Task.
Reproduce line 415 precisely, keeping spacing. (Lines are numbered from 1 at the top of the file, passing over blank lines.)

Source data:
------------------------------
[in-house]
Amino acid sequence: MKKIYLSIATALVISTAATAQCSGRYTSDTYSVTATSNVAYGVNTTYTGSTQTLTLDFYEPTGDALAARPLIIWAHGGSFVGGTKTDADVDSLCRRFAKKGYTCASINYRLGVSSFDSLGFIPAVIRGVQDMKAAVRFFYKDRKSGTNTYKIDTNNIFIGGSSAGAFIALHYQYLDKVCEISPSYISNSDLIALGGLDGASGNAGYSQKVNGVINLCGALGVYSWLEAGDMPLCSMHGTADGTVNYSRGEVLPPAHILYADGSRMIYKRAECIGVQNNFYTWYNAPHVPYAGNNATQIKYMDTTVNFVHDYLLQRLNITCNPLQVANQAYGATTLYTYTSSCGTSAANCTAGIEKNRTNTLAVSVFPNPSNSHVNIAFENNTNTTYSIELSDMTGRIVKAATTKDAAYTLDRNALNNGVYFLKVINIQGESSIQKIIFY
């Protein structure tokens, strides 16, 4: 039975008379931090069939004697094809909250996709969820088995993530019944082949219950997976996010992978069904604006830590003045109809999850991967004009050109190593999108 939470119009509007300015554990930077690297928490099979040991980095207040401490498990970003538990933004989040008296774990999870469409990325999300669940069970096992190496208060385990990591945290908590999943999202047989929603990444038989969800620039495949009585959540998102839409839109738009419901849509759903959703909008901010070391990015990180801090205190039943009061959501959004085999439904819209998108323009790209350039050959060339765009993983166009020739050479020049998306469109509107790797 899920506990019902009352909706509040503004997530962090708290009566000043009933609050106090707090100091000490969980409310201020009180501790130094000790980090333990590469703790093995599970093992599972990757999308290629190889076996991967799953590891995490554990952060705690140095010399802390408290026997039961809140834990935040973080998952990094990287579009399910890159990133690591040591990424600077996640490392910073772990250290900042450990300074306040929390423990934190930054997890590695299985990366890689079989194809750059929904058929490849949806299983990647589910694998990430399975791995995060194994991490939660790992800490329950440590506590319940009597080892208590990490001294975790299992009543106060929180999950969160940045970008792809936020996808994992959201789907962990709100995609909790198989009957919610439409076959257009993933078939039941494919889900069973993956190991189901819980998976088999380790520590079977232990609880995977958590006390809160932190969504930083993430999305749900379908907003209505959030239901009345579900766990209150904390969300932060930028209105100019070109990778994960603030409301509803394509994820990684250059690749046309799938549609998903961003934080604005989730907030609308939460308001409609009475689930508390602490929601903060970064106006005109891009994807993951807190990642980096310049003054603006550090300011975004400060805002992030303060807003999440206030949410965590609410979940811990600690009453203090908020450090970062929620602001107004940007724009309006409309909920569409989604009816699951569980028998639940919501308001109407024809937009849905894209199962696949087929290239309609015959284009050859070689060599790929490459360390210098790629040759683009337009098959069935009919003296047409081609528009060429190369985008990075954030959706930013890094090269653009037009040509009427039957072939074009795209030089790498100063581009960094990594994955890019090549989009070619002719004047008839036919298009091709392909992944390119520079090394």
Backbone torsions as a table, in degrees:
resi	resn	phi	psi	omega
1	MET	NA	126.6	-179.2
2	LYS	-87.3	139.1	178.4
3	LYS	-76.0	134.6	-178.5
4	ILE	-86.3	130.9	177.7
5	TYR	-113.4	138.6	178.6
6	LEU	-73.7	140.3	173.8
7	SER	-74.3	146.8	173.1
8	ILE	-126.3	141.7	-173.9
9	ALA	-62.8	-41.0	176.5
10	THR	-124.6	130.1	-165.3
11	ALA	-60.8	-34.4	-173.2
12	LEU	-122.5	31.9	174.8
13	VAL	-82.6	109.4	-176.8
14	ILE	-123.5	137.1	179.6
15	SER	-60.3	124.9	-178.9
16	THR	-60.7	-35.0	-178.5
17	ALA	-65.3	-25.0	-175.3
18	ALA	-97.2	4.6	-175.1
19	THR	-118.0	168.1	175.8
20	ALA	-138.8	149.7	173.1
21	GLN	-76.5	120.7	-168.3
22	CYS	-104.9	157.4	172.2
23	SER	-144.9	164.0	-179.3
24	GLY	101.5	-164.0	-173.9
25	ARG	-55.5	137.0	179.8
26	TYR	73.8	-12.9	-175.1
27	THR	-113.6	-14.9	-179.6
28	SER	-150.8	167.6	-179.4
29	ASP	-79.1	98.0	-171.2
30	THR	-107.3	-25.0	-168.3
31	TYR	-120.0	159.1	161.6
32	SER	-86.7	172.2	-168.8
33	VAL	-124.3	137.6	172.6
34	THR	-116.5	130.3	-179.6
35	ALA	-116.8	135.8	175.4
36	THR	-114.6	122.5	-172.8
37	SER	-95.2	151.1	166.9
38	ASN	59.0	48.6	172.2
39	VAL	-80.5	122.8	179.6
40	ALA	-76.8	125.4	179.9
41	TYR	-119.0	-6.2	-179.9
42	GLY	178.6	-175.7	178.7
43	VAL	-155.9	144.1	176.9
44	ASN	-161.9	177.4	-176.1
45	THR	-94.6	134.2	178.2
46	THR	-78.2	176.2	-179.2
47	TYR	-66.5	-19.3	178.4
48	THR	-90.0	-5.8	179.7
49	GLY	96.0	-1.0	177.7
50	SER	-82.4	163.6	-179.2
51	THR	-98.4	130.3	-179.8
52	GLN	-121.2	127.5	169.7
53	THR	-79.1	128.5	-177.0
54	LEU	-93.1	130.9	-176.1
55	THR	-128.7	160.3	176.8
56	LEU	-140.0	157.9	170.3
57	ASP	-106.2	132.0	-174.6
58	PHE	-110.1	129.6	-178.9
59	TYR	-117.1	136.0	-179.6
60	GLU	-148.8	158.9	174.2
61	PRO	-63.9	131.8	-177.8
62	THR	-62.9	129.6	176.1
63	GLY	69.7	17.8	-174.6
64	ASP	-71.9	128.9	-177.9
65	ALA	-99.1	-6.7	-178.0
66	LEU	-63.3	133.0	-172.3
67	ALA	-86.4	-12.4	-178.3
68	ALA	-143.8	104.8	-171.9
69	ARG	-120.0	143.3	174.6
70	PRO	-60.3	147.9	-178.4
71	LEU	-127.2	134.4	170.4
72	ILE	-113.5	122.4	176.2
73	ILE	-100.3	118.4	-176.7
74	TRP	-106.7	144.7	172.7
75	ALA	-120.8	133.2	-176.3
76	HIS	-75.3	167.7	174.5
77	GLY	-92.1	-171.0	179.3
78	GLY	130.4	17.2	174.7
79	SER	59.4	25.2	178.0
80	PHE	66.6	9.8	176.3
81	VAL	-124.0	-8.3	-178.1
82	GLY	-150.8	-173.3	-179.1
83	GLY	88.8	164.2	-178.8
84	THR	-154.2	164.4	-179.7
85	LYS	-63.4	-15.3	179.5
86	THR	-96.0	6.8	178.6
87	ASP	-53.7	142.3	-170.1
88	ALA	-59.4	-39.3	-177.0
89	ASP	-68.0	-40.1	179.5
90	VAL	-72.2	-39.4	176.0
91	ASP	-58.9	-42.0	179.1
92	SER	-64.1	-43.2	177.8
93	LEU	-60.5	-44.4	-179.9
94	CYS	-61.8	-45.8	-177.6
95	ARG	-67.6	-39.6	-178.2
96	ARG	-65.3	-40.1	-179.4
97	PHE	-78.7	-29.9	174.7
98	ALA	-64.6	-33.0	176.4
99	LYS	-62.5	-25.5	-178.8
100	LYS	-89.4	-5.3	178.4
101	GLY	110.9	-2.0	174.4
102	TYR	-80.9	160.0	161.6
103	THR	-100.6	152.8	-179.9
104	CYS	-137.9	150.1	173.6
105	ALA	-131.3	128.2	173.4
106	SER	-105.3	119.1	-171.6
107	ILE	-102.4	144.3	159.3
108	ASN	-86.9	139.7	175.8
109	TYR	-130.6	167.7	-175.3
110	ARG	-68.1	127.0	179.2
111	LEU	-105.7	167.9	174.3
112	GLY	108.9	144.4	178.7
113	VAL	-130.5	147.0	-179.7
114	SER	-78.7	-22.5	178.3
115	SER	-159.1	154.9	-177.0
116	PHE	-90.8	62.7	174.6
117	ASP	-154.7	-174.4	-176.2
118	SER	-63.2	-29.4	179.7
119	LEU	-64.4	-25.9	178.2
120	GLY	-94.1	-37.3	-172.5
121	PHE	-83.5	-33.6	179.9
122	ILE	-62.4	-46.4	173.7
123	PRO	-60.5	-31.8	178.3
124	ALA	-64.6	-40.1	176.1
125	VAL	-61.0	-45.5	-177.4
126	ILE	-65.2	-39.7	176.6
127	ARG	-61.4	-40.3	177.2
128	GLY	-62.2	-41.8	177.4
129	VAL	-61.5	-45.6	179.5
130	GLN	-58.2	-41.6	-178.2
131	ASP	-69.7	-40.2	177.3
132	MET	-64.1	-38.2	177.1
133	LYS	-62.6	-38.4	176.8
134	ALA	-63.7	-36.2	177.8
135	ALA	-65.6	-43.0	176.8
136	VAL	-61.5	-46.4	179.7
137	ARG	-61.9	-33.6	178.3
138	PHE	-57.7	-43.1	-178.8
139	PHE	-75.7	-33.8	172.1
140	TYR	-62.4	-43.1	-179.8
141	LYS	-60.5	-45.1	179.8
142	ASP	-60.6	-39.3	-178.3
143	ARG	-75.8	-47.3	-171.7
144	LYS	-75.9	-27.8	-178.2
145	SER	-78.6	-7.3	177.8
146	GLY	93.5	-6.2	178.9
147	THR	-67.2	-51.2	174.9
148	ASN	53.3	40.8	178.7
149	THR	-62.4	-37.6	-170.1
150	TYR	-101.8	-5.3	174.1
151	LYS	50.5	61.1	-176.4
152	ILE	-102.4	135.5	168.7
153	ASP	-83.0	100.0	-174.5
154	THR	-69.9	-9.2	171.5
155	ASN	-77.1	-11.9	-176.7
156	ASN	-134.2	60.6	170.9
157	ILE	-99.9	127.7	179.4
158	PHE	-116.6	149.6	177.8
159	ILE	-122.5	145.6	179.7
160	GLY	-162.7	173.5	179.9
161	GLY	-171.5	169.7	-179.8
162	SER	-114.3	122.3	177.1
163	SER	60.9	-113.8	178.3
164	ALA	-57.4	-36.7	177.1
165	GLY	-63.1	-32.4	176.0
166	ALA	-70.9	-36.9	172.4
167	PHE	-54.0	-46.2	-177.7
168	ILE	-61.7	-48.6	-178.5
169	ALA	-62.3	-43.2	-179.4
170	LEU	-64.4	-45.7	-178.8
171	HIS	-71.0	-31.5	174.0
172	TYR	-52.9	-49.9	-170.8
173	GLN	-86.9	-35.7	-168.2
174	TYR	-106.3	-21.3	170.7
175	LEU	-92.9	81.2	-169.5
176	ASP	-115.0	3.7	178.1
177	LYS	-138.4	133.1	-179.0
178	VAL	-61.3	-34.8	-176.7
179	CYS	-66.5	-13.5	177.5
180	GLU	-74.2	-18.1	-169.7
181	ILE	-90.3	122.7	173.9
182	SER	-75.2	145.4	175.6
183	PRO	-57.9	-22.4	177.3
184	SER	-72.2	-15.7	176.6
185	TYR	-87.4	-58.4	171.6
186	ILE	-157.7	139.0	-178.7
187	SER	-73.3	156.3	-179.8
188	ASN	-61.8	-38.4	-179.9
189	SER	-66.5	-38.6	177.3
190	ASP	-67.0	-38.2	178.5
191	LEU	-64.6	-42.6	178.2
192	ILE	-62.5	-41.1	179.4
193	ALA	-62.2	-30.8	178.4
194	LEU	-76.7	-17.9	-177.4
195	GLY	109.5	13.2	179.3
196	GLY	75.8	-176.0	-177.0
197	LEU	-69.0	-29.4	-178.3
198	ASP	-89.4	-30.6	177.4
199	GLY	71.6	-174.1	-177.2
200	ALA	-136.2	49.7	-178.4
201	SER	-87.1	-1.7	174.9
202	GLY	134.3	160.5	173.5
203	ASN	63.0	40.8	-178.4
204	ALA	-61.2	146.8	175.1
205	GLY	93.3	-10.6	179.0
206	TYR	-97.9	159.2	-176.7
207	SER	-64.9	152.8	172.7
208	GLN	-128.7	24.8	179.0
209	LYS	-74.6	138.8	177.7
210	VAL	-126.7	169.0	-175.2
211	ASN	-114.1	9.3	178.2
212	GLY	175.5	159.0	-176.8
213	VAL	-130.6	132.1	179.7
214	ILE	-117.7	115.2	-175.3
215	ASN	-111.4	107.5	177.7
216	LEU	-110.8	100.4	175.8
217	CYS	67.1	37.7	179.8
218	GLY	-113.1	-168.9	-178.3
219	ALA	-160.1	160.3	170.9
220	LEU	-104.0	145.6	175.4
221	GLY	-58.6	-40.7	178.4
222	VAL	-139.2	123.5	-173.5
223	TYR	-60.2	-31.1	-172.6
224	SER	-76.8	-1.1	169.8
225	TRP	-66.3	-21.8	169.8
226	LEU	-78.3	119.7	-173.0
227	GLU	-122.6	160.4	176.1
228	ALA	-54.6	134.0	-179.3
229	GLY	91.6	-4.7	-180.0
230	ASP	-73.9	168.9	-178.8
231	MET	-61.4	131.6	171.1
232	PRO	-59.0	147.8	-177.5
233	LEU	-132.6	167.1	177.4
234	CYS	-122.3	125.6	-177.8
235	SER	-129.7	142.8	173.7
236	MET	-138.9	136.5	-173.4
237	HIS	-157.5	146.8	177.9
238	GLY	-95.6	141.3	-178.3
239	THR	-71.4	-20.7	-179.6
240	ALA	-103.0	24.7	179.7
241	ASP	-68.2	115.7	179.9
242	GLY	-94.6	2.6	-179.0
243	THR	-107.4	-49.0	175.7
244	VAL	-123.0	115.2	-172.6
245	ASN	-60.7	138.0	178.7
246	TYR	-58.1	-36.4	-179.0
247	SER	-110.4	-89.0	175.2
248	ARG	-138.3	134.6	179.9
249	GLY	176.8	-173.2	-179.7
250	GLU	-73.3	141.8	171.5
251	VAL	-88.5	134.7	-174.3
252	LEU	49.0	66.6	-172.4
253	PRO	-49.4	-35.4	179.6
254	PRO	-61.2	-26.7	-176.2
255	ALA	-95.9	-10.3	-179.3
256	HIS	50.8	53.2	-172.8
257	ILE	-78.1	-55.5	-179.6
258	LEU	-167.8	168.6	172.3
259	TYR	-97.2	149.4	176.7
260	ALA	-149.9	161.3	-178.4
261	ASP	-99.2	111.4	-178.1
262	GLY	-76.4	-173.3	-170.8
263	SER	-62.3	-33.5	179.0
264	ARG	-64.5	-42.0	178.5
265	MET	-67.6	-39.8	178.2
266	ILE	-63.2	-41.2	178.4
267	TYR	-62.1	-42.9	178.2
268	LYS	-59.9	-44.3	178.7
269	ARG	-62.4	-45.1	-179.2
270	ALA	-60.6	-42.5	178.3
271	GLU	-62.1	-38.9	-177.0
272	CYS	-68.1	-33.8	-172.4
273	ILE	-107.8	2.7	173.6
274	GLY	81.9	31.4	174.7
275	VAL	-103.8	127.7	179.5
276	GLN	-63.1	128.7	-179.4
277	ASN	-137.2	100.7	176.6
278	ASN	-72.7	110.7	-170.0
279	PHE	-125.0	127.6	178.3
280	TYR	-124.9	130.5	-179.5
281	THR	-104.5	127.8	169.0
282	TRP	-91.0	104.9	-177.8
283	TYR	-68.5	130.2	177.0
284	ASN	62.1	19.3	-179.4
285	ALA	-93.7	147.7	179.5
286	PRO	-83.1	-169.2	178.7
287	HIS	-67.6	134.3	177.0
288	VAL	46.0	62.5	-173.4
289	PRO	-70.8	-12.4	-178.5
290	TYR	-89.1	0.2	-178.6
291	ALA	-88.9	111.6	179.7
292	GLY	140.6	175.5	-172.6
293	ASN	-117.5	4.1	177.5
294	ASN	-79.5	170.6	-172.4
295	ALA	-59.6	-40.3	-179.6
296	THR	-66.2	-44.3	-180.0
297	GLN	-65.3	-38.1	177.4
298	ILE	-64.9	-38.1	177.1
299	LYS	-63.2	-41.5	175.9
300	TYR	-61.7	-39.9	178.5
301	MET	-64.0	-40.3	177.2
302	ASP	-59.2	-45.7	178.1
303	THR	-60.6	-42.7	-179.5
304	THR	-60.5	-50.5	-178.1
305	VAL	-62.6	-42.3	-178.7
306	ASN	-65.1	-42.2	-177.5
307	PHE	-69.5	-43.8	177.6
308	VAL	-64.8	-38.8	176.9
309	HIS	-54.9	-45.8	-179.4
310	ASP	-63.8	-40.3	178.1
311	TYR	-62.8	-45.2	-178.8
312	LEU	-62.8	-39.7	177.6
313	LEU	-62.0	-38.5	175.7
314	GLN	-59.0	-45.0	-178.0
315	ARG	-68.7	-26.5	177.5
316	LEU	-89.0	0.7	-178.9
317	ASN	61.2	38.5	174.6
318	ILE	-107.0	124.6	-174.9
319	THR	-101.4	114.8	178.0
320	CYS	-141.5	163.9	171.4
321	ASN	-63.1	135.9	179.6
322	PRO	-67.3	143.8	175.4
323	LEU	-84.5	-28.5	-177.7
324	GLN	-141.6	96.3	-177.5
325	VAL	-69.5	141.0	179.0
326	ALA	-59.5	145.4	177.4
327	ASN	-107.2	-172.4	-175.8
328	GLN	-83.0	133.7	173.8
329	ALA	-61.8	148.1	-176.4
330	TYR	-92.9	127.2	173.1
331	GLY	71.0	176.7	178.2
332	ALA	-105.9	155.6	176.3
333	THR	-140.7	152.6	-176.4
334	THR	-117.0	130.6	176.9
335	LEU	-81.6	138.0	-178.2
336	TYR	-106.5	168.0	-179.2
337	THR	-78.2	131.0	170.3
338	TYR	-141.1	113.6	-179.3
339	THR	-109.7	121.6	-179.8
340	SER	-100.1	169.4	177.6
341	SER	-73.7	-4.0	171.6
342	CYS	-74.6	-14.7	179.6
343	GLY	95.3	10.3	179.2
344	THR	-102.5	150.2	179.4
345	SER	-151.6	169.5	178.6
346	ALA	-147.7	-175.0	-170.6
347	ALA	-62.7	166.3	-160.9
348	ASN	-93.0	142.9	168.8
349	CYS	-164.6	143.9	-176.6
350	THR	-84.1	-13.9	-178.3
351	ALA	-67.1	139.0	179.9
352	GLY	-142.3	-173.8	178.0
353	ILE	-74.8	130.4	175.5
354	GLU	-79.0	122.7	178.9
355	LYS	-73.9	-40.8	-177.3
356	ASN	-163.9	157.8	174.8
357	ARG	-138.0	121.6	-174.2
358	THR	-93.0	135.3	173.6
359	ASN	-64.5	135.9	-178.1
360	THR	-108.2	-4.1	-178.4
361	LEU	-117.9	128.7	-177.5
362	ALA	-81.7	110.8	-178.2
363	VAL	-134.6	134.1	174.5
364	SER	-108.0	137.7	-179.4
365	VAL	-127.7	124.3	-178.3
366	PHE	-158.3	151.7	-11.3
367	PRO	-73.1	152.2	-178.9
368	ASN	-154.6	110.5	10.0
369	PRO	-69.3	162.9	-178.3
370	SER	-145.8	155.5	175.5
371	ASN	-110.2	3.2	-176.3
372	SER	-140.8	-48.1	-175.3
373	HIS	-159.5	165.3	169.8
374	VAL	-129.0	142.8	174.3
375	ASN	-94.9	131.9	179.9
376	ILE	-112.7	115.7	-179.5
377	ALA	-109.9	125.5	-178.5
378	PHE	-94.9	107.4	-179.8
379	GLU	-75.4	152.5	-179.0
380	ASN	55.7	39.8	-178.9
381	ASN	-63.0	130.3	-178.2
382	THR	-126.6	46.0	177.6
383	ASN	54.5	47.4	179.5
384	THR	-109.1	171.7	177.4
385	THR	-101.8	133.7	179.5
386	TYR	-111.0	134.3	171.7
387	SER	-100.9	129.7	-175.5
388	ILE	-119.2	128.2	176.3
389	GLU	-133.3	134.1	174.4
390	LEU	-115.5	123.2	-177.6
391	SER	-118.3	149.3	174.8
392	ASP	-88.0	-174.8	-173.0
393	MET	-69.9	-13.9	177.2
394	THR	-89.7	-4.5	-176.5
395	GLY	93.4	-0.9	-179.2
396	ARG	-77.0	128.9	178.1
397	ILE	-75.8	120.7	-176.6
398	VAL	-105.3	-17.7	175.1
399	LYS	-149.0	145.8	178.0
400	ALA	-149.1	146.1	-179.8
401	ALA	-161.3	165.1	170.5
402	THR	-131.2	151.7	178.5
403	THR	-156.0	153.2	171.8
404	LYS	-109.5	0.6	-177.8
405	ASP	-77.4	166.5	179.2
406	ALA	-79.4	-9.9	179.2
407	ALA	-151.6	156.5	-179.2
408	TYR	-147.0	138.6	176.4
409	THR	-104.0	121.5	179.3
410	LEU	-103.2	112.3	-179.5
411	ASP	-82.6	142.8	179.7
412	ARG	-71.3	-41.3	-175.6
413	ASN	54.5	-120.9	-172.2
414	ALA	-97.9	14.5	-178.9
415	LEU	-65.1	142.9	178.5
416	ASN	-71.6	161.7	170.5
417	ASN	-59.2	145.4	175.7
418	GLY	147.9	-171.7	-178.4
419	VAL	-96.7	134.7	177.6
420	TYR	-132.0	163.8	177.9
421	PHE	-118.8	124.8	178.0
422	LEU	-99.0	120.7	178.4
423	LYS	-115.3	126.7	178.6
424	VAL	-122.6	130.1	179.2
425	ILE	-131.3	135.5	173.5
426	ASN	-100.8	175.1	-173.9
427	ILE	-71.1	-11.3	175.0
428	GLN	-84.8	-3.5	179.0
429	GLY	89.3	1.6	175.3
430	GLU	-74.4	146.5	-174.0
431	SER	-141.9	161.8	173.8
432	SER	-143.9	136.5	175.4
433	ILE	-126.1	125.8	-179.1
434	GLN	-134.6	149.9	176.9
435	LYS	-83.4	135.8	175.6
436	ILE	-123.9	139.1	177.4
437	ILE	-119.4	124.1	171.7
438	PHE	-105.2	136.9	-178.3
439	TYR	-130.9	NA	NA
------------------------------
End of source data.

410	LEU	-103.2	112.3	-179.5